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Topic: Arduino Library downloader (Read 10 times) previous topic - next topic


Hi. And thanks for the kind words.

I am not sure if we both talk about the same "Arduino repository".

Because as far as i know there is no central repository for libs from Arduino.
The only place that i know of where "some" of the libs that exists out there in the world of Arduino are in the playground here:

And that is a public wiki where everyone can post and write links.
So some of the libs there in the playground only have a link to an external webpage where somewhere you can find the lib from the author.
And some have a own wiki page where somewhere there you can find a link to the lib. Then some of the libs have a different directory structure etc.
So nothing is standardized there. And i don't believe the Arduino crew have any possibility to get that data in some form that can easily imported from somewhere else.

So please don't understand me wrong.
At most of this i was already thinking how to do it in a way that would be the best before i started with this application and while i was developing it.
And i think the only way is to make a new repository where every library creator uploads their libs in a standardized form.
(i believe i should release a how-to how the structure of the zip-file should look like and maybe implement a check when the lib got uploaded.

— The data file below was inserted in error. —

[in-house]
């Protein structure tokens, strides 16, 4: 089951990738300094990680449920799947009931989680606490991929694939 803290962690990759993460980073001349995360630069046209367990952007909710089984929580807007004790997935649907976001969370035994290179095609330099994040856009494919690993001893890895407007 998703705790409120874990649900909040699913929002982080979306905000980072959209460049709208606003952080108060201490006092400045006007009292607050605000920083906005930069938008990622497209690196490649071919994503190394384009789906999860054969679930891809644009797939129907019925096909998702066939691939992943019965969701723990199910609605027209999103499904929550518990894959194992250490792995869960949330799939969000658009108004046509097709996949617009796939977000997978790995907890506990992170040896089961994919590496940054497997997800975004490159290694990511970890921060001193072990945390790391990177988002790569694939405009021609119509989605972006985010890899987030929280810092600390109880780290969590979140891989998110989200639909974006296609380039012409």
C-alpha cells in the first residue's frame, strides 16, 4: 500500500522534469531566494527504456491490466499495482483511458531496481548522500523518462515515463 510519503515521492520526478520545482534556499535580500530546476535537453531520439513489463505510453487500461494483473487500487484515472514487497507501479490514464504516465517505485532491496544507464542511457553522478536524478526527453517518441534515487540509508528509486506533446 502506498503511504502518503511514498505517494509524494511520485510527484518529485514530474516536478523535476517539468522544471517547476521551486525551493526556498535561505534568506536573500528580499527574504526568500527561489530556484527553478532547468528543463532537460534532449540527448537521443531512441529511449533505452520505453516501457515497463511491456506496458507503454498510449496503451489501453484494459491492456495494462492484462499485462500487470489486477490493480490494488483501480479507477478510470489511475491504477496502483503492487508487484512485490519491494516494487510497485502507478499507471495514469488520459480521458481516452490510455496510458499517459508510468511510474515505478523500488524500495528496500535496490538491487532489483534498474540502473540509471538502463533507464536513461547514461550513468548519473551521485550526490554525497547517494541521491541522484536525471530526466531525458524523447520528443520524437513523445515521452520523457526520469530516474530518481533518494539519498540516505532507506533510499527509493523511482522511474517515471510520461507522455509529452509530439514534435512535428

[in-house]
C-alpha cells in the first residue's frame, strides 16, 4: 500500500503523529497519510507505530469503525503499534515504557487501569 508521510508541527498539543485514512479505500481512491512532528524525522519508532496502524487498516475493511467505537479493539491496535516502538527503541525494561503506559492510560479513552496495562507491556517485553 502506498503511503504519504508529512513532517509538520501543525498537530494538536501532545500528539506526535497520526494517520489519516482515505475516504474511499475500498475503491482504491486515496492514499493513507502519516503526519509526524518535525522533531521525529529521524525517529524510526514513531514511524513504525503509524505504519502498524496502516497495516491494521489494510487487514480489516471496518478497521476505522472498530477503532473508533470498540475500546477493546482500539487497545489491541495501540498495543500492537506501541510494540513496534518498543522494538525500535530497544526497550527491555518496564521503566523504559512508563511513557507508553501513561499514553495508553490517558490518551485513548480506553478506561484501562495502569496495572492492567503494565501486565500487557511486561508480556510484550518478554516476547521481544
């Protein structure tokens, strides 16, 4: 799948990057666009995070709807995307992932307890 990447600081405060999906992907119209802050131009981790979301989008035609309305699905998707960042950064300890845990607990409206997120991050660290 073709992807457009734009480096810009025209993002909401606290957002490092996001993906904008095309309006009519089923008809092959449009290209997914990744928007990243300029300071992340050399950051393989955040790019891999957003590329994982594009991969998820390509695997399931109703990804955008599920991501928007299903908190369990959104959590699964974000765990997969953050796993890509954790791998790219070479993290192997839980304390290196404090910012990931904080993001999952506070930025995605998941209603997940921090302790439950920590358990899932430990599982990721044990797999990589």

But to be honest. Most of the libs should already be in that structure because this is how the Arduino crew recommend it.)

And then i am not a pro c++ coder. I started this project to learn a bit about developing in c++ and to try to develop it in a way that should make it easy to compile it for other operating systems out there.

So i hope there will be support from some library developers. ;)
I still have many ideas how this project could get better.
It is just mostly hard work to gather all the needed information.


I am referring to the playground list of libraries. I do realize that they are all over the place but I think with encouragement of the Arduino team one could get the contributors to deposit their libraries on your site as well for download.
Having said that I also realize that some contributions are made in order to draw people to a specific site and maybe to sell something to them. I think it is worth the effort to try and convince contributors to support your repository for the sake of the tool and the many coders out there that can benefit from it.
Rather people think you to be a fool than you open your mouth and confirm it.

Paul Stoffregen

Nice work on this library installer!

You might like to know about a similar effort I've been undertaking for the last year or so... to test and port all "major" Arduino libraries to Teensy (which is 3rd party board my company makes).

Here is the list of all the libraries.


As you can see, I still have quite a number of them to test.  Usually when I add one to this list, I buy the necessary hardware - but often it sits for weeks or months due to lack of available time.

A few months ago, I added a feature to the Teensyduino installer (which automatically adds the Teensy-specific files to Arduino) to optionally install any of the tested libraries.  Virtually all the libraries are only a few relatively small files.  Just copying them all into installer didn't enlarge it very much, less than 1 megabyte.